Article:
Speech by Benoît Cœuré, Member of the Executive Board of the ECB, at the ERCC General Meeting on “The repo market: market conditions and operational challenges”, Brussels, 14 November 2017
Regulation is forcing market participants to re-examine the extent of their engagement and make more efficient use of their balance sheets. This adjustment process coincides with central banks worldwide adopting a series of unconventional monetary policy measures that have also affected the nature and scope of repo market activity.
Some of these effects will prove temporary, others more permanent. Their full impact can only be assessed in earnest once markets have fully transitioned to their new steady state. From a central bank perspective, it is important to ensure that our own measures do not adversely affect the intermediation capacity of repo markets. Our decision in December last year to also accept cash as collateral in our securities lending facility has proven very effective in this respect. It contributed to mitigating risks of extreme specialness, while preserving the effectiveness of our policy measures in the pursuit of our price stability objective.
At the same time, a high degree of persistence in repo specialness lends support to the idea that the stock of securities already held by the ECB is likely to be a powerful channel through which our measures can help preserve accommodative financing conditions, even after the end of our net asset purchases.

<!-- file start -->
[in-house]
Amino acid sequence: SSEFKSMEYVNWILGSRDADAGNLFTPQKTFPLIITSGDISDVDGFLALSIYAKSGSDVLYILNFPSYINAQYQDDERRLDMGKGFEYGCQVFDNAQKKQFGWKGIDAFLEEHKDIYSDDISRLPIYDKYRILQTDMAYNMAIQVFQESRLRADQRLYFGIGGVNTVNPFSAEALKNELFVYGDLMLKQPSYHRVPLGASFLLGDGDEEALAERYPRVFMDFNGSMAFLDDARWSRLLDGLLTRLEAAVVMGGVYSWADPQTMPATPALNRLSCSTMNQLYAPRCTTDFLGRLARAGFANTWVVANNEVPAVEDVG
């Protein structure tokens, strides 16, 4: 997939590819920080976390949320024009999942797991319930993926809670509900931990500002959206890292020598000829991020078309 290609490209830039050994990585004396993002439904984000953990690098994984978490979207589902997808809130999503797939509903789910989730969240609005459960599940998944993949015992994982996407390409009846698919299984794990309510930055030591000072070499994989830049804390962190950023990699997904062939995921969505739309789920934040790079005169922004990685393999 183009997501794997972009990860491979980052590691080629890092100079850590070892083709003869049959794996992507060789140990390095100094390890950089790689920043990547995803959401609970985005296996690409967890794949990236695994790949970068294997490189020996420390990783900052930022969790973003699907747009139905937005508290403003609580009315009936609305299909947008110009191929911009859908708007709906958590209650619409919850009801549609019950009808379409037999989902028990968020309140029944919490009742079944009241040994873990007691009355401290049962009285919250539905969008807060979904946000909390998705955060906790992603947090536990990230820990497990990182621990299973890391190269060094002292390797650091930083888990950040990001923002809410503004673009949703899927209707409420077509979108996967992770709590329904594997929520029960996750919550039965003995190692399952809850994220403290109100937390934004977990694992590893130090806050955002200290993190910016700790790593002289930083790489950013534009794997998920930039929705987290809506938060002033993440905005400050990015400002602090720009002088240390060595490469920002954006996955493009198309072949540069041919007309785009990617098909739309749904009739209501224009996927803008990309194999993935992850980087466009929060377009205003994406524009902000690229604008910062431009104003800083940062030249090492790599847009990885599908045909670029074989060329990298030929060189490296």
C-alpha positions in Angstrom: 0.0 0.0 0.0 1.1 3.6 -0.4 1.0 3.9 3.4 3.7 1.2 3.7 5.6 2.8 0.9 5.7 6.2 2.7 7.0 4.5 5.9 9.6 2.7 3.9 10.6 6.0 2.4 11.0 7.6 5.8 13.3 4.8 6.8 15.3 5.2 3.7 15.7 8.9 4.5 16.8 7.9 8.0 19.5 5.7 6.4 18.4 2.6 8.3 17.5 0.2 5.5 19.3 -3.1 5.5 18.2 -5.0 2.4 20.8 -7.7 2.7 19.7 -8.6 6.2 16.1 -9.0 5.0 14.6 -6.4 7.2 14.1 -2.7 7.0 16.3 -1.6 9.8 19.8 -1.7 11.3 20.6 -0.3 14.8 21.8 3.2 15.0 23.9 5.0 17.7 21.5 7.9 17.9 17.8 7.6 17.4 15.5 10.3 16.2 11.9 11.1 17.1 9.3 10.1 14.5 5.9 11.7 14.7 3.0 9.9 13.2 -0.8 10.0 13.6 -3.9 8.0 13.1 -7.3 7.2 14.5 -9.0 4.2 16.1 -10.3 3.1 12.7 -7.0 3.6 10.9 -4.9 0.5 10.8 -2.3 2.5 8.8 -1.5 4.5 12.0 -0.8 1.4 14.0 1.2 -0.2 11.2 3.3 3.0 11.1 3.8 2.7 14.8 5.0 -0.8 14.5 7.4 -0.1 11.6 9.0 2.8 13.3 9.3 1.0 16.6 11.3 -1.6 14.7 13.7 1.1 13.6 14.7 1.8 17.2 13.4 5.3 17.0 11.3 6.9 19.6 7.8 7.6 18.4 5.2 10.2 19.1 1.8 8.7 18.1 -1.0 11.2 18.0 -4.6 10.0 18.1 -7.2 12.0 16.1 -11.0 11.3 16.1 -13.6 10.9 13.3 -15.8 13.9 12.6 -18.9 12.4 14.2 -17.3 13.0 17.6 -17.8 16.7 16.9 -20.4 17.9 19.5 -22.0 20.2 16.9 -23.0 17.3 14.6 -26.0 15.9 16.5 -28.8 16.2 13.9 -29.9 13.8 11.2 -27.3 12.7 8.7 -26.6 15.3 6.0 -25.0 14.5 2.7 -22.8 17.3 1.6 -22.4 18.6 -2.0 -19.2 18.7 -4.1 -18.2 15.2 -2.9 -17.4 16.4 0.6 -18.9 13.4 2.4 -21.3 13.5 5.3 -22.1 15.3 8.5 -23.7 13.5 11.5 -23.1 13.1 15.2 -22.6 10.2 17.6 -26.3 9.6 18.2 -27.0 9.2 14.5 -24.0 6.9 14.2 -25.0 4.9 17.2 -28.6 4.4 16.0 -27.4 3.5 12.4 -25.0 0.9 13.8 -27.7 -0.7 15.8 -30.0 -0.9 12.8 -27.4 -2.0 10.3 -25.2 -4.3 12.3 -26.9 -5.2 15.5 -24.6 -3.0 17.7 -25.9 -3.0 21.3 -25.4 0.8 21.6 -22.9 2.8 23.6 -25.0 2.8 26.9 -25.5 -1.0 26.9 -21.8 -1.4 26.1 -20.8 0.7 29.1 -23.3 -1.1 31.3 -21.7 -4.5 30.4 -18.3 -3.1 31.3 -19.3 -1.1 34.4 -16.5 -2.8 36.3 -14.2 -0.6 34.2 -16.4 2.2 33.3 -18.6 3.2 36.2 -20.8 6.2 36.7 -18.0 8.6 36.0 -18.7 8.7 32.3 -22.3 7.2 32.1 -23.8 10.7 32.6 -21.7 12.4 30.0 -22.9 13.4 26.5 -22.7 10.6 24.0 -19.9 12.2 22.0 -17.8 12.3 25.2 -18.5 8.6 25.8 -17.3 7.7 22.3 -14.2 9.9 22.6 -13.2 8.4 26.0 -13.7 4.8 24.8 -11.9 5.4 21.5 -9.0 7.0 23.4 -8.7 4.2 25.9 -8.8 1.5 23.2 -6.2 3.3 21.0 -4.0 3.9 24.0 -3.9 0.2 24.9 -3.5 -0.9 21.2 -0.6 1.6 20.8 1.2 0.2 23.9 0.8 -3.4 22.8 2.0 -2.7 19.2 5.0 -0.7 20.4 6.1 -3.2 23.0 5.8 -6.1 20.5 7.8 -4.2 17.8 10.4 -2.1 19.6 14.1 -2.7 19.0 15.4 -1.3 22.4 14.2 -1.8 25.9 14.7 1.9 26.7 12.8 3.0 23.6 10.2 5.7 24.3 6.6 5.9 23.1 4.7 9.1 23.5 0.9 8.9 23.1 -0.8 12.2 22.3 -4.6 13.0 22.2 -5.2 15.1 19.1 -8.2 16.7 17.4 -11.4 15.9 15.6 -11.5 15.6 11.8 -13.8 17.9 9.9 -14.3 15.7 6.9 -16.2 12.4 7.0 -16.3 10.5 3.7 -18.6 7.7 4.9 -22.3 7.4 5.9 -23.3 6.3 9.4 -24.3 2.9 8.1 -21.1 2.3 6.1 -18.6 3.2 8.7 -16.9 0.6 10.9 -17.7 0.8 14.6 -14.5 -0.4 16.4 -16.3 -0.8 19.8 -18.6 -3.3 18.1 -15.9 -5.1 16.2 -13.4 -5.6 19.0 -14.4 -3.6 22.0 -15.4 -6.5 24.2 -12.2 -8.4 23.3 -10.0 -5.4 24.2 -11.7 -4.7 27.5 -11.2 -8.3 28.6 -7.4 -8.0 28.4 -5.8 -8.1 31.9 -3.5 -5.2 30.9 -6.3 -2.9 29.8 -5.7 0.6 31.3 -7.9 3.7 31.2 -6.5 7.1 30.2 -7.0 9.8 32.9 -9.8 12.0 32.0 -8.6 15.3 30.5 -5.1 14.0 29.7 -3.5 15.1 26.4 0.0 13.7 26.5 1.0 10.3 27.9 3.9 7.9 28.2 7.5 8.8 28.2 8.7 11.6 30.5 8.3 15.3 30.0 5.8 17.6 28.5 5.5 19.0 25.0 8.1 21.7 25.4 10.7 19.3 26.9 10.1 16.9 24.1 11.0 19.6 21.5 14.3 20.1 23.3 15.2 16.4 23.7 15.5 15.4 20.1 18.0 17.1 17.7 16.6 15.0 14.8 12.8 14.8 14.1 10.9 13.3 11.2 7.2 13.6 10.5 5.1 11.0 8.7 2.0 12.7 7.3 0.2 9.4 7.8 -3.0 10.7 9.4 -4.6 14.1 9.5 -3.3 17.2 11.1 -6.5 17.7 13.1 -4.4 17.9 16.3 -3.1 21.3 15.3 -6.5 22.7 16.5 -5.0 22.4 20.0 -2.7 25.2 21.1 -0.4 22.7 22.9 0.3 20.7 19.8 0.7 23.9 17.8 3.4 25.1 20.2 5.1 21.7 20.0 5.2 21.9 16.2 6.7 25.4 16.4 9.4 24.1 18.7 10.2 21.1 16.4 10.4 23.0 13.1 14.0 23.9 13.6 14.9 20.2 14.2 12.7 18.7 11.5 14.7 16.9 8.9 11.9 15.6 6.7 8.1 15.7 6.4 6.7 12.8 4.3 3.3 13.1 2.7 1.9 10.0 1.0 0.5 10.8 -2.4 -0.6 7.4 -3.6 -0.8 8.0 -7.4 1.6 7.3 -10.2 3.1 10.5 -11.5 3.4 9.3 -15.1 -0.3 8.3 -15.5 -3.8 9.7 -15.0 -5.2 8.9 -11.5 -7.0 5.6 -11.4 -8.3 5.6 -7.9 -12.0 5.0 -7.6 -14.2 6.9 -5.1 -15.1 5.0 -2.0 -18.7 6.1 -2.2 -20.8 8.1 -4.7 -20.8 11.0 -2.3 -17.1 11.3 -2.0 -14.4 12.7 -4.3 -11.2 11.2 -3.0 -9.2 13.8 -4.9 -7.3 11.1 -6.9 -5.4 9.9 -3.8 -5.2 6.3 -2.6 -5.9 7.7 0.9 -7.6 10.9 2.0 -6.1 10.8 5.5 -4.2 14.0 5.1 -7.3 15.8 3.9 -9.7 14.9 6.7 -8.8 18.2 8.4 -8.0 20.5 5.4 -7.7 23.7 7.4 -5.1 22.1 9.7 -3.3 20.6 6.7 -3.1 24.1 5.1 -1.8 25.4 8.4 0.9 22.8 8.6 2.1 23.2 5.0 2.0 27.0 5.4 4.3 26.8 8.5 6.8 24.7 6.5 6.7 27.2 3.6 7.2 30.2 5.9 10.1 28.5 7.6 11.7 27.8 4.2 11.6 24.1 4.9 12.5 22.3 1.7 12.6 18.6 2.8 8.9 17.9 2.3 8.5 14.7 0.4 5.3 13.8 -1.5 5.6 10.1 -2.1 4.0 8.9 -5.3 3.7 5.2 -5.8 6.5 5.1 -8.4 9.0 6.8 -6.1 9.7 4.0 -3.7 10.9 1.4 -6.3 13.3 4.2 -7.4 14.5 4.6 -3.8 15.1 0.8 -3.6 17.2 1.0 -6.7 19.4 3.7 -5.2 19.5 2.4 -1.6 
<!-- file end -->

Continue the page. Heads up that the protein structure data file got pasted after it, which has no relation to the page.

EU CRR, SFTR, LR, LCR Basel III
Policymakers will continue to closely monitor developments in repo markets and financial markets more generally. Some effects can only be thoroughly assessed once the reforms have been implemented more meaningfully, while others may become clearer at an earlier stage. For example, it seems undisputable that regulatory reforms have contributed to temporary volatility in repo market activity on reporting dates.
Specifically, window-dressing behaviour of banks appears a likely unintended effect of regulation. I would therefore encourage further analysis of methods that could help reduce volatility and thereby contribute to a smoother functioning of markets. In this respect, you will have seen in a recently published Opinion of the ECB on, inter alia, amendments to the EU Capital Requirements Regulation (CRR), that the ECB supports the review of the calculation method for the leverage ratio.
I have also previously voiced support as CPMI Chair for implementing the leverage ratio in a way that does not create disincentives for centrally cleared transactions, namely by offsetting the initial margin in the case of derivative exposures related to client clearing.
All these exercises, however, should not be mistaken for tolerance of a relaxation of regulation. Post-crisis reforms aim to curb excessive leverage and reliance on short-term wholesale funding, and for good reasons. This is also why the Financial Stability Board (FSB) has published specific recommendations, including a framework for minimum haircuts for securities financing transactions (SFTs).
The FSB has also assessed the potential financial stability risks related to collateral re-use in SFTs. The latter may contribute to a build-up of leverage and increase interconnectedness among market participants. The FSB concluded that regulatory reforms, in particular the leverage ratio and the liquidity requirements, are important to mitigate these risks.
This means that the implementation of the Basel III reforms will have effects on repo markets, as intended. These might look undesirable from an institution-perspective but they will have system-wide benefits.